In fact, it could make it worse. Music, particularly classical music, is fundamentally intertwined with politics as the recent Rule, Britannia row shows. Such an overtly political move as cancelling Beethoven would generate tension and a possible loss in ticket revenue from the right-wing audience (which has happened before with Beethoven). In a world of limited arts funding, with coronavirus having hit classical music hard, any drop in revenue could lead to organisations relying even more on other bankable hits, leading to a greater exclusion of more diverse composers. To cancel Beethoven could potentially work against its intended goal; while this view may be slightly speculative, it must at least be taken into account.
Read the second link about the loss in ticket revenue “which has happened before with Beethoven”. That link is intellectually dishonest, because the loss in ticket sales is very likely due to factors other than politics and Brexiteers boycotting a German composer. But the upshot of Mitchell’s argument is that canceling Beethoven might cause everybody to stay away from the concert halls, leading to even more exclusion of “diverse composers.”
Mitchell concludes that “every way forward is problematic”. If you cancel Beethoven, you cancel more “diverse” composers. At least he has the sense to realize that there are side effects of cancelling stuff that people like.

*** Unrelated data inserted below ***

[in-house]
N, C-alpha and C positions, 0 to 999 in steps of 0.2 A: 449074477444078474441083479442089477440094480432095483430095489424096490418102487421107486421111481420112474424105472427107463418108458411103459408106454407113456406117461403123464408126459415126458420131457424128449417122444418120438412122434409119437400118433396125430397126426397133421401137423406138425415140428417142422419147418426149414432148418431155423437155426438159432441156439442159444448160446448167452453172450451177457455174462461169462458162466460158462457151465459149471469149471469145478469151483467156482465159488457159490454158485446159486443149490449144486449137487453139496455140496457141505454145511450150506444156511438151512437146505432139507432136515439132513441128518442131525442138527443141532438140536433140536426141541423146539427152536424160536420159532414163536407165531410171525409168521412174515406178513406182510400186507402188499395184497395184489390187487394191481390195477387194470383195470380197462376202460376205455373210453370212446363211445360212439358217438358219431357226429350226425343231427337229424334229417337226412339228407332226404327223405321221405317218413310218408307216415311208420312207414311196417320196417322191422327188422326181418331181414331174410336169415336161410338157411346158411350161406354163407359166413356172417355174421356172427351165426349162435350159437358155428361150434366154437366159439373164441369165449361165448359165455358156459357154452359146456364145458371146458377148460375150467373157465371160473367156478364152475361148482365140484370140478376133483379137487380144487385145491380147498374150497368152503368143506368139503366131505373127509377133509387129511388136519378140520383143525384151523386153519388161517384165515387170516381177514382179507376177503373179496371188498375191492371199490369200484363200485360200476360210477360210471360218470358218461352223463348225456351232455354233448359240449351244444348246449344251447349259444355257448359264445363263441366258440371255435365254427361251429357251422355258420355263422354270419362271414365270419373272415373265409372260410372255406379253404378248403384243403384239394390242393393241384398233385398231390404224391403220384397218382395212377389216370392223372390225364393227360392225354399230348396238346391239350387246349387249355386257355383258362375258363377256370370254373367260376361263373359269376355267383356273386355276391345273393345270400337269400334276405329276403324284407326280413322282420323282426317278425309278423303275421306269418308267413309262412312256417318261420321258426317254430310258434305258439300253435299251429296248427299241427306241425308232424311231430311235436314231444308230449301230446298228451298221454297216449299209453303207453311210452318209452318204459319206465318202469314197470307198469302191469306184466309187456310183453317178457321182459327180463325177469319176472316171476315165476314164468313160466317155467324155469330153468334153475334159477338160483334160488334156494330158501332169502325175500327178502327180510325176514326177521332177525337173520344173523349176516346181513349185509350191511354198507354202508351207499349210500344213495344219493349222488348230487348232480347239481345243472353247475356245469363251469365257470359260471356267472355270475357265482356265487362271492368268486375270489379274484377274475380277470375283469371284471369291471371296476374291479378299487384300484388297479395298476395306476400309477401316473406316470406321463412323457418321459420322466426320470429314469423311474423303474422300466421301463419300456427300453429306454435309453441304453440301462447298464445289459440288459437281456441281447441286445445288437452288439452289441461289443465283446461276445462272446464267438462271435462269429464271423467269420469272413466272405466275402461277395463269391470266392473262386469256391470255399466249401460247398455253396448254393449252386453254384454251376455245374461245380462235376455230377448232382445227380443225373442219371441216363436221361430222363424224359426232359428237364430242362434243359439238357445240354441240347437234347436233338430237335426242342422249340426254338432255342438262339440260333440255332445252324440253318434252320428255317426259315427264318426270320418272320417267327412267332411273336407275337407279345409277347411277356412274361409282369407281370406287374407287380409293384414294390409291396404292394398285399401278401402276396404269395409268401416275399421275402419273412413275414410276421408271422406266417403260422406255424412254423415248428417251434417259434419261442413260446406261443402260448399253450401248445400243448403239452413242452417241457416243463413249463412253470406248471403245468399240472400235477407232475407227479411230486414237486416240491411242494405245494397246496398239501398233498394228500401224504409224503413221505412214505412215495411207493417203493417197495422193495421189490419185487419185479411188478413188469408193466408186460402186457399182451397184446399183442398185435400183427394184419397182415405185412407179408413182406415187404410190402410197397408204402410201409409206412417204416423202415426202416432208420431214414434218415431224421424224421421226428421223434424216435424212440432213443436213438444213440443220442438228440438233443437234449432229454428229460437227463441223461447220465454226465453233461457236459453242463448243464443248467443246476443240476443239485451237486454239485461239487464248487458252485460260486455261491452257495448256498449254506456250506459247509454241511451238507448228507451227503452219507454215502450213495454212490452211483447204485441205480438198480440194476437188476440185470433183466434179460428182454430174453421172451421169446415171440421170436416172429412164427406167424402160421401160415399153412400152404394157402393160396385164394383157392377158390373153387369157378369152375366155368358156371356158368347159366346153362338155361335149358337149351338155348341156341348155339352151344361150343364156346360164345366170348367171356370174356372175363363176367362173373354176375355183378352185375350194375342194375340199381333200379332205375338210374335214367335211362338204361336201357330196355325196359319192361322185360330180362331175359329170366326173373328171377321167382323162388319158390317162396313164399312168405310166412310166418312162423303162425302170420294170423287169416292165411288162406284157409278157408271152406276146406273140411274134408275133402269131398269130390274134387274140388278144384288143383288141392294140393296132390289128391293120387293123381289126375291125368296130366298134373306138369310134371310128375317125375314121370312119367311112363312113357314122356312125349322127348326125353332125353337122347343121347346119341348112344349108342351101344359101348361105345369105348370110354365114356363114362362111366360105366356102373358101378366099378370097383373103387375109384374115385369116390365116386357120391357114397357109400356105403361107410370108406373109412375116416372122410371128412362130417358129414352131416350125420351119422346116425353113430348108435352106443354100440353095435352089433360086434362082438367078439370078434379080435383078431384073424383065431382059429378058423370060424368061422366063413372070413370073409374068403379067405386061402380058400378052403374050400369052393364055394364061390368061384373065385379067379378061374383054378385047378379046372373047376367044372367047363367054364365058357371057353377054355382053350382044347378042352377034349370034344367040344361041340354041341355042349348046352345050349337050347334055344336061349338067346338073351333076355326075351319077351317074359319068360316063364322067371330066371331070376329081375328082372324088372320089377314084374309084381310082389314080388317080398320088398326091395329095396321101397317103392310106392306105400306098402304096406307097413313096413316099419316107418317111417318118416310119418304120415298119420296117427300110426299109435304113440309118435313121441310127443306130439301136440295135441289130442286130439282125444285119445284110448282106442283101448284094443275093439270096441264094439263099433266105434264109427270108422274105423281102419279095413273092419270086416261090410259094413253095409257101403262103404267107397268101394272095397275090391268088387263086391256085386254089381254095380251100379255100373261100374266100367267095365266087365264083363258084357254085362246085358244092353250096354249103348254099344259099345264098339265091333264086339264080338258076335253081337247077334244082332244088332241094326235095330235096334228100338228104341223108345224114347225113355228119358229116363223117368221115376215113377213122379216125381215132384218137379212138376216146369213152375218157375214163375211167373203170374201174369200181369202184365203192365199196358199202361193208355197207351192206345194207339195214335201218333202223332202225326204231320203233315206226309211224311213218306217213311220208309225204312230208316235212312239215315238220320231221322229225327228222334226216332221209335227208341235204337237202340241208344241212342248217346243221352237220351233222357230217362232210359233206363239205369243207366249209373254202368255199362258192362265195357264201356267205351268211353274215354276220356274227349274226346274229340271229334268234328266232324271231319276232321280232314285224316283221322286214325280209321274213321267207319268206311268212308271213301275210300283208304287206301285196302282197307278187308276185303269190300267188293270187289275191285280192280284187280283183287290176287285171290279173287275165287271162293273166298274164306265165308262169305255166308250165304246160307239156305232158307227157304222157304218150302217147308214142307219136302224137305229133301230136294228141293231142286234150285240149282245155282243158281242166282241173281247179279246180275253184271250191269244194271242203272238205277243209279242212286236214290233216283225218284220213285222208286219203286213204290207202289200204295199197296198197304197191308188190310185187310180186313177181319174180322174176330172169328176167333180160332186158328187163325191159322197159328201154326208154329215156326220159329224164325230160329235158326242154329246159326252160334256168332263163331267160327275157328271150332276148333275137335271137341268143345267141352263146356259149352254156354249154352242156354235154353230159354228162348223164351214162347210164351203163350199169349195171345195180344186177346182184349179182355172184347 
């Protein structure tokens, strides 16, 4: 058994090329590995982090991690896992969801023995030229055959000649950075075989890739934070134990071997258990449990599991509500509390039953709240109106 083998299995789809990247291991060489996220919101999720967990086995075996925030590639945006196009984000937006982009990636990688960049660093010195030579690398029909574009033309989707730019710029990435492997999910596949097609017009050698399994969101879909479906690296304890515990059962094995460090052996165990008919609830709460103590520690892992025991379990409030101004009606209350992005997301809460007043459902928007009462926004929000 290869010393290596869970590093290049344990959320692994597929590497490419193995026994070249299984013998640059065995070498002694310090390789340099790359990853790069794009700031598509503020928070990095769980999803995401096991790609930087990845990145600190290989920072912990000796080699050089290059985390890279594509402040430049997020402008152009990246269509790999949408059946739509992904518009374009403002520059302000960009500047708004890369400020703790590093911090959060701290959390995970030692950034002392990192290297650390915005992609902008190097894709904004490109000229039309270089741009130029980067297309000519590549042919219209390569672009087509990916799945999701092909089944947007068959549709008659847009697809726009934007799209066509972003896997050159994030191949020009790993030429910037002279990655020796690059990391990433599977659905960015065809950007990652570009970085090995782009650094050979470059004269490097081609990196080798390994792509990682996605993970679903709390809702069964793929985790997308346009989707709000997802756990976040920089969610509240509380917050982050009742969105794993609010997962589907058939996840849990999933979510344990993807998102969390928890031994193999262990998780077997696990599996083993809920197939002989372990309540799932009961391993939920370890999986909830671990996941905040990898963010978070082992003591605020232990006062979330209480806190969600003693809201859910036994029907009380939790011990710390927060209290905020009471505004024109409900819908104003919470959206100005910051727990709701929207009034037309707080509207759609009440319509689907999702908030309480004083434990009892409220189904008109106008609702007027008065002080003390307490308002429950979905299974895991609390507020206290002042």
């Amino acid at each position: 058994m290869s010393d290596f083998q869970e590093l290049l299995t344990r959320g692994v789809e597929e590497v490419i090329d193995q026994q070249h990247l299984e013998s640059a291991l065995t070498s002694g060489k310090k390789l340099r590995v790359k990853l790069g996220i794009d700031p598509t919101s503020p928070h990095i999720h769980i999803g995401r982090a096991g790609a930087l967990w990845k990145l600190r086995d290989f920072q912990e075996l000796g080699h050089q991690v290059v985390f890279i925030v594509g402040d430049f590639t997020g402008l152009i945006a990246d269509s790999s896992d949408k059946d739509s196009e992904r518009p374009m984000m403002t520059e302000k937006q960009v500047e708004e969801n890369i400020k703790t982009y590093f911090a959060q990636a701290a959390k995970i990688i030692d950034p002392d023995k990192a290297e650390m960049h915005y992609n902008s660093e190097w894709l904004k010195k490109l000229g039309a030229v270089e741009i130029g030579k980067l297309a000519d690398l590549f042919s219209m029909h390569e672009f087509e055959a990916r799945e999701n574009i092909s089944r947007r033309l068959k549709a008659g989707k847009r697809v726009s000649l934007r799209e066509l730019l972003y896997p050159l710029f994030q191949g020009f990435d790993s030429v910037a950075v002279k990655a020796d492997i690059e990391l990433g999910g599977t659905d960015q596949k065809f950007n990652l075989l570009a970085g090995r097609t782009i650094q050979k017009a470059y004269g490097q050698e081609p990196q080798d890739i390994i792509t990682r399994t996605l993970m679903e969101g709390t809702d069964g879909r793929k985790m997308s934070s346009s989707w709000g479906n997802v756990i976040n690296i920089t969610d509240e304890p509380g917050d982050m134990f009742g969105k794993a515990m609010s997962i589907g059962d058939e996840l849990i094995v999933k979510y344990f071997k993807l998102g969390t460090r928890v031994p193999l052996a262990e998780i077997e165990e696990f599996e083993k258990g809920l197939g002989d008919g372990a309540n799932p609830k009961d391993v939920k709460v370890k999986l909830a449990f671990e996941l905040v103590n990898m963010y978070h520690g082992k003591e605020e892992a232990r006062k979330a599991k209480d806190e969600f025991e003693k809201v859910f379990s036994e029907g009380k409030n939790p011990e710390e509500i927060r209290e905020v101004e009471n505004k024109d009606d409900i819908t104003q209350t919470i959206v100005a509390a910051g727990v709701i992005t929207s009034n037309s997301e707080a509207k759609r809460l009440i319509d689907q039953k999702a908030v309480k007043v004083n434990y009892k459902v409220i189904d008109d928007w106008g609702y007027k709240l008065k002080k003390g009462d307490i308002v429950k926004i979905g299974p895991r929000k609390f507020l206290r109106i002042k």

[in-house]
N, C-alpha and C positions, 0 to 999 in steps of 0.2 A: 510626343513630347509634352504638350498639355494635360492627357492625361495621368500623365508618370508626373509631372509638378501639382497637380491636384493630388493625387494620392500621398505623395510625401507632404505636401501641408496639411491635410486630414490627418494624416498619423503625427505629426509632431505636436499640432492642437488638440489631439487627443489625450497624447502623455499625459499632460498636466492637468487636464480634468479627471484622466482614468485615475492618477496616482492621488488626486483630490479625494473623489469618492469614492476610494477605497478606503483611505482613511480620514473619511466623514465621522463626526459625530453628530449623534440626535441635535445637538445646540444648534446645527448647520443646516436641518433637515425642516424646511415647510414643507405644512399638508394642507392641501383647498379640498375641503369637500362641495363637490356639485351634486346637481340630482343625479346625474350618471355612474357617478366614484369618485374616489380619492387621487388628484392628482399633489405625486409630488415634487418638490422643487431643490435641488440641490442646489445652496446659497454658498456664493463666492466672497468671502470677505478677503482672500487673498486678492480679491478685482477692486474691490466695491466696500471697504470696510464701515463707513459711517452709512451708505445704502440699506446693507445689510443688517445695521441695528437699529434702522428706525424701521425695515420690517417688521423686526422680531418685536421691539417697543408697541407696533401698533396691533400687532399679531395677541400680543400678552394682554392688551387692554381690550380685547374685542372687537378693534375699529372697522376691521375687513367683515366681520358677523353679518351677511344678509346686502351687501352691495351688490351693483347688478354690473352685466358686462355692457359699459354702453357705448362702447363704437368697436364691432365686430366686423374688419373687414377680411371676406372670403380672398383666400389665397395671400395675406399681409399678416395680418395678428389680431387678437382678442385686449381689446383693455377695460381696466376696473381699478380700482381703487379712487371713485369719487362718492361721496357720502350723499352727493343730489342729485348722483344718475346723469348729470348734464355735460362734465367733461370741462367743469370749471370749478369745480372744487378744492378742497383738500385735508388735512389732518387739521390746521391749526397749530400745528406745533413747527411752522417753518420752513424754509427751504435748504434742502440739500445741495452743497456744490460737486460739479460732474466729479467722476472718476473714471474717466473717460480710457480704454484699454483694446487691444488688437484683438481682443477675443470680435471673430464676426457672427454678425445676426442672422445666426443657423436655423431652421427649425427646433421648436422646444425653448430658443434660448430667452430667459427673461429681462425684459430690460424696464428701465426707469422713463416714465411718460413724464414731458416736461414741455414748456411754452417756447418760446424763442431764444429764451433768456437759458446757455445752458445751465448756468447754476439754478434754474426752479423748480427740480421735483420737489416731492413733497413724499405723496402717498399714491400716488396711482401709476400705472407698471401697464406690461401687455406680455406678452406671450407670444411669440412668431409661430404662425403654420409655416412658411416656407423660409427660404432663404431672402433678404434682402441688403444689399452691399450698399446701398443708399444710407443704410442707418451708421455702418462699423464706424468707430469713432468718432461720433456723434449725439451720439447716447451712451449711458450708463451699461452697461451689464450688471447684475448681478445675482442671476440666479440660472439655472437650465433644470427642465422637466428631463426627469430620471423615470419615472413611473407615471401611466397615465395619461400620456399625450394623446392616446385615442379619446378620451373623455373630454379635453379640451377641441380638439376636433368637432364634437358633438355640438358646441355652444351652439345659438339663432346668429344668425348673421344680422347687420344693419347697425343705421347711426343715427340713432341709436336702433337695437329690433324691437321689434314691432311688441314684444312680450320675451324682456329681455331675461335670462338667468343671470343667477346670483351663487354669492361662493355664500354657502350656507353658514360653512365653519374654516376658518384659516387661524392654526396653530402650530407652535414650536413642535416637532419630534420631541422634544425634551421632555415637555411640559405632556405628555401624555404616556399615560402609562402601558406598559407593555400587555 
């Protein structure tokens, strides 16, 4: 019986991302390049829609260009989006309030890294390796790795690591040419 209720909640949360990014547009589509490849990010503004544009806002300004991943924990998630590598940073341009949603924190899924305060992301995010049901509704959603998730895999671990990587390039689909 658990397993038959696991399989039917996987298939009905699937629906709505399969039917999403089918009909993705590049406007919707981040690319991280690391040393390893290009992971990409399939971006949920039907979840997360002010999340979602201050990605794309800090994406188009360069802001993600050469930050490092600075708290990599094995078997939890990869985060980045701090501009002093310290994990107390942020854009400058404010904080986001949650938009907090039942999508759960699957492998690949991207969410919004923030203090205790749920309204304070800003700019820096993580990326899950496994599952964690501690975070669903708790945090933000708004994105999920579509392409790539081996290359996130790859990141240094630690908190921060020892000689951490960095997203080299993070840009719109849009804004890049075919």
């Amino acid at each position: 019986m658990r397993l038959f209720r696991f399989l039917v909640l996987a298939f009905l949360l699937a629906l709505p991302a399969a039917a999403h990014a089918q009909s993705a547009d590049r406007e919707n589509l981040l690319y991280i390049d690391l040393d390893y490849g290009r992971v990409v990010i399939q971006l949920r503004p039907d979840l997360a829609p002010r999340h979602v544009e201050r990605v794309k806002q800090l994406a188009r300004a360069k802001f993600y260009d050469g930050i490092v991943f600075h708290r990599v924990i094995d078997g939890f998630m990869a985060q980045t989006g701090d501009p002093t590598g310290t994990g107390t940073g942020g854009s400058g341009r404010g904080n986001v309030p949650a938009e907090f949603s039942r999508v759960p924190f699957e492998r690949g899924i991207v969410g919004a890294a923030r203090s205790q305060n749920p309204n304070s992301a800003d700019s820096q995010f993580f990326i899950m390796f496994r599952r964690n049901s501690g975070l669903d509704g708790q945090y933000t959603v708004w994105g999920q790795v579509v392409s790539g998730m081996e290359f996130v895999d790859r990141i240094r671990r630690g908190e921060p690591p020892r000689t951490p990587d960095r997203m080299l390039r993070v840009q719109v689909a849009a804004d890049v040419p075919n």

Now I’m not a classical music expert, but it’s possible that Beethoven’s hegemony is due not to his promotion by influential critics in the 20th century, nor to aversion to “diverse” composers, but rather aversion to modern classical music. I’m not your average concert goer, but I do listen to classic music on occasion, and I have to say that my own personal liking—the music that moves me emotionally—ends with people like Ravel. The modern stuff leaves me cold. I guess it does to other people too, which is why it’s leavened in concerts with older and more familiar pieces. Yes, I’m a philistine, and I’m sure some readers will say that there are a lot of good classical musicians out there as good as Beethoven, but they’re simply not appreciated. There are modern Beethovens, they’ll say, but they haven’t yet found their feet due to the “shock of the new.”
I can speak only for me, but I’ll suggest, as I have before, that, like rock and roll, classical music has had a good run, but it’s producing works that no longer appeal. And it’s not just because people haven’t learned to appreciate it. But much of the old stuff is still good, and, like jazz buffs who return to Charlie Parker, Count Basie, and Duke Ellington, the new stuff doesn’t swing. It’s not a diversity problem, but a modernity problem.
Now have at me!